The Day

I have to be here for the HVAC guy this afternoon, but I have the whole morning to go to the post office and the park.

I should get started, but I’m kind of relishing just sitting here anticipating going to the park.

I’m feeling better, in all ways–less snotty, less down on my skills as a writer. Hell Harry Crewes had for novels rejected, I just read, and he kicked butt. Also, I think my reworking of the end of the novel is better. In the old end, it was Sue who was seduced by Lee’s fake antebellum South and Ben had to rescue her, but in this one, it’s Ben who’s seduced by Lee’s claims of scientific spiritualism and Sue has to figure out how to save them.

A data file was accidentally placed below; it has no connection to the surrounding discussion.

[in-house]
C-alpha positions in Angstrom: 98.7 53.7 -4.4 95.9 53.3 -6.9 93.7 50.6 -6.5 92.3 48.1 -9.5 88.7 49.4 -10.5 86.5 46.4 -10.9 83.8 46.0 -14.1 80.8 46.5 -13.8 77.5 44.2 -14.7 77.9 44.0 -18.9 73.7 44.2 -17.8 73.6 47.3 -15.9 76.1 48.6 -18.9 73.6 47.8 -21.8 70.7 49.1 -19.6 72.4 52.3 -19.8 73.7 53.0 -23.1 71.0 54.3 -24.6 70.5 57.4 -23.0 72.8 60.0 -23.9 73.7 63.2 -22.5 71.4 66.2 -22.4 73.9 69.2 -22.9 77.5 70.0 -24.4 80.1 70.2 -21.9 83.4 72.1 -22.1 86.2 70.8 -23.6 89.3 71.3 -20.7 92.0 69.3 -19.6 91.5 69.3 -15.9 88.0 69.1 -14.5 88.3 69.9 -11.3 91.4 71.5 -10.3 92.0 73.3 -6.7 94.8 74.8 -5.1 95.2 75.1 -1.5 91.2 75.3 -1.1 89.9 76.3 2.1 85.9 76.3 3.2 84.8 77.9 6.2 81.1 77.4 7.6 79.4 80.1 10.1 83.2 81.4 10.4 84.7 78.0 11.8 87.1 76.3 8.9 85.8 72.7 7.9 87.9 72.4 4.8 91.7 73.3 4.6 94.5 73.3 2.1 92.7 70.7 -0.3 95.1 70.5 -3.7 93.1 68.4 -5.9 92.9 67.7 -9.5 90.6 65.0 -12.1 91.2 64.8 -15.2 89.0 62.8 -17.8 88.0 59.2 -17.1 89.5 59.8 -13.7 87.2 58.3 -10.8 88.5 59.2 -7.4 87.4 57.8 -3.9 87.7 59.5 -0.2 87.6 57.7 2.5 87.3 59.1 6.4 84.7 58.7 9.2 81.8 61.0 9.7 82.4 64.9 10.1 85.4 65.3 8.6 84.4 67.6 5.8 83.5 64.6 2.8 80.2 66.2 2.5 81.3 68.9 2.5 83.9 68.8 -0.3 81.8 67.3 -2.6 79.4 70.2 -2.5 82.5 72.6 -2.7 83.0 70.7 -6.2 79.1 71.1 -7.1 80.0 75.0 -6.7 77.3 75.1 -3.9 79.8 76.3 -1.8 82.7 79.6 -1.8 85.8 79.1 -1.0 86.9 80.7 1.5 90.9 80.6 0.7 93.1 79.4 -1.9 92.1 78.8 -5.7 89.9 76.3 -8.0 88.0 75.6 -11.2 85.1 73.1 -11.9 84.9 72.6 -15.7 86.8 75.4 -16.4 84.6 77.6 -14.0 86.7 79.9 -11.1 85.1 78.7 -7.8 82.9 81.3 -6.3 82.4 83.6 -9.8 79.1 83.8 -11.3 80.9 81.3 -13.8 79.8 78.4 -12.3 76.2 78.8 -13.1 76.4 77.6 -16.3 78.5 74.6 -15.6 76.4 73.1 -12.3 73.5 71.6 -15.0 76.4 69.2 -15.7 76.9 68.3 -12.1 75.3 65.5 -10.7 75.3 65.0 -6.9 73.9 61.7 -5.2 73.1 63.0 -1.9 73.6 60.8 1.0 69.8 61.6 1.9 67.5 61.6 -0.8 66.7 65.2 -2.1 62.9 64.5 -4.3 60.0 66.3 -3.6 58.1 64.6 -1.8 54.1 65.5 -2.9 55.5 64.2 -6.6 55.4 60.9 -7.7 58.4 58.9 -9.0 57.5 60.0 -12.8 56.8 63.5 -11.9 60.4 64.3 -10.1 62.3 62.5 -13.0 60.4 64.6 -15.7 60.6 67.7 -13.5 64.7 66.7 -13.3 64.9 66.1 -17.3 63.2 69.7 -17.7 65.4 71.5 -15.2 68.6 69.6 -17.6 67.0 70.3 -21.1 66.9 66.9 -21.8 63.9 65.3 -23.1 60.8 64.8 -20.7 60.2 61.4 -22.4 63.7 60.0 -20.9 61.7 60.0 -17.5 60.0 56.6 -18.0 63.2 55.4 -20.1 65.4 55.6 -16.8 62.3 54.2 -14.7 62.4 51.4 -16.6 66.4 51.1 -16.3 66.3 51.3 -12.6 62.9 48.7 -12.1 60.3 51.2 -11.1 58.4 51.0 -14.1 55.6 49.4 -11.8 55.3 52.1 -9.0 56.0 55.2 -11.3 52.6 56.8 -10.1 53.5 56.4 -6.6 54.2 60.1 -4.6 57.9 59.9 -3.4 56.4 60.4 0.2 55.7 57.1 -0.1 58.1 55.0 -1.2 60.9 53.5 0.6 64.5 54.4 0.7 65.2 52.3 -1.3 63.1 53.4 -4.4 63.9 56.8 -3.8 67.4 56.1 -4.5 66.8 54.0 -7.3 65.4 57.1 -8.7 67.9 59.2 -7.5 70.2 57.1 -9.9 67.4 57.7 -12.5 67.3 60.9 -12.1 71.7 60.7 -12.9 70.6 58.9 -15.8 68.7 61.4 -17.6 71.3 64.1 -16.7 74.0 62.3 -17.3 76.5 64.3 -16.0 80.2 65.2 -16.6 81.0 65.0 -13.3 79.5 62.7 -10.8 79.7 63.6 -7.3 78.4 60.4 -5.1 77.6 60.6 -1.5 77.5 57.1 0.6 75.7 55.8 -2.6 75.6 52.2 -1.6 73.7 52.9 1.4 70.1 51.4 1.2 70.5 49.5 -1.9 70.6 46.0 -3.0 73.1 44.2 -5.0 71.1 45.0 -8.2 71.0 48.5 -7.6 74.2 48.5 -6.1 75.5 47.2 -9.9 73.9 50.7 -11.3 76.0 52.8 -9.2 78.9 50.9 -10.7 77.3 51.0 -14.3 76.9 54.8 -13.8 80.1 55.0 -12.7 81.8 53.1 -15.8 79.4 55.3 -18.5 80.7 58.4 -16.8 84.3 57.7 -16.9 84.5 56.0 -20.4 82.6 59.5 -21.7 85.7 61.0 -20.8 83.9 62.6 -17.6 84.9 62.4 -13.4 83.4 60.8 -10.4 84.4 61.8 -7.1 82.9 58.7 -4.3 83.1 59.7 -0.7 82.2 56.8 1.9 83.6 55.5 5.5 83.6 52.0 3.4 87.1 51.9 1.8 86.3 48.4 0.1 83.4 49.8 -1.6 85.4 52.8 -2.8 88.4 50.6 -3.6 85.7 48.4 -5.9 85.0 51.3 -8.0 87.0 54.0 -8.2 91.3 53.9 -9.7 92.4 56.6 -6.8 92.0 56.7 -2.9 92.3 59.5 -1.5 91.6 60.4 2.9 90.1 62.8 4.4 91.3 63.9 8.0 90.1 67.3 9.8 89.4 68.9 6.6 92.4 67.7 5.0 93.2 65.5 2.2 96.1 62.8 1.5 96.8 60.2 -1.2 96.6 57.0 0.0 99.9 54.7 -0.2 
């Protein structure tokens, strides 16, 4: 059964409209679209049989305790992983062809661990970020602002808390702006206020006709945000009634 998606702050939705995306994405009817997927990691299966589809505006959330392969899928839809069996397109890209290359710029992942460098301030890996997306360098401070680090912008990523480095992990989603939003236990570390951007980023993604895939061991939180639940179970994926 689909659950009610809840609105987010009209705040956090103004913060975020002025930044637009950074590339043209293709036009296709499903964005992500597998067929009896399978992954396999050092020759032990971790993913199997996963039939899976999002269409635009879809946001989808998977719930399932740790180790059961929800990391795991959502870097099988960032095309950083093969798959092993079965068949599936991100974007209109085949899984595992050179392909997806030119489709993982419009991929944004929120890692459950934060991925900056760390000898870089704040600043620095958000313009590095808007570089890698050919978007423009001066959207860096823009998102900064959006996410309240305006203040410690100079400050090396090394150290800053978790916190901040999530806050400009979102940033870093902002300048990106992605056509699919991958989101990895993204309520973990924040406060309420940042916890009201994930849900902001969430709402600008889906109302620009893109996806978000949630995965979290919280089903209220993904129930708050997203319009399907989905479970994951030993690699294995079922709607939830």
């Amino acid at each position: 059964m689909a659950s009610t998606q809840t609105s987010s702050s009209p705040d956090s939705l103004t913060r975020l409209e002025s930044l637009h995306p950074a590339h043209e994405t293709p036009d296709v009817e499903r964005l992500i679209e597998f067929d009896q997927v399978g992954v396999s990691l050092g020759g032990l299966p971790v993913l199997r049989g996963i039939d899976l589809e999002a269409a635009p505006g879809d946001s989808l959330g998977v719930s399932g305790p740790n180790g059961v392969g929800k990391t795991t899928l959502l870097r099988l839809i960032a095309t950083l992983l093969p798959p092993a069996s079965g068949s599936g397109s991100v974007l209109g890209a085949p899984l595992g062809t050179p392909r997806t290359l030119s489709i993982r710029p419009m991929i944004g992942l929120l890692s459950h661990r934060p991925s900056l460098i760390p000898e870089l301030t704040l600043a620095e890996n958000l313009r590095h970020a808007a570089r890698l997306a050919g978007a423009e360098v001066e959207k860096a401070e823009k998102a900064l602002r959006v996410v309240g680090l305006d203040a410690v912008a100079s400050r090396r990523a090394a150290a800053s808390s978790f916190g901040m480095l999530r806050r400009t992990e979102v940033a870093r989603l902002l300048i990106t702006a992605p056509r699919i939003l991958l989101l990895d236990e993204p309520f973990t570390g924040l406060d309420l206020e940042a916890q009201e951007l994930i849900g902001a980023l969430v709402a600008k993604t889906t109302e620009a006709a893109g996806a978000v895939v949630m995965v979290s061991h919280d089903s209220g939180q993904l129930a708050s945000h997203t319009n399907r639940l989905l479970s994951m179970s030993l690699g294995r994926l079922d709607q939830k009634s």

I’ve been reading a lot of claims about how fiction shouldn’t have¬† point, shouldn’t have an agenda. But I can’t really write this novel like that. My book does have a moral, or at least a central claim. Maybe that’s why my writing sucks, I don’t know.

But I write with a point of view. And my point of view is that wanting what Lee wants and going to the lengths he goes to get it are not just damaging to his victims and his son, but they can’t ever actually satisfy him, because the thing he wants is gone and the thing he’s put in its place is a lie. And I want to be sure that’s clear, that even he, who wants so much to be the demi-god of his own magical antebellum plantation can only imagine one that bears only superficial resemblance to life as it was lived. He wants the fairytale and demands it be recognized as truth.

Anyway, it looks like rain, so I called the heating and cooling folks and said they should try to come early. Which means no park and that I have to get to the post office.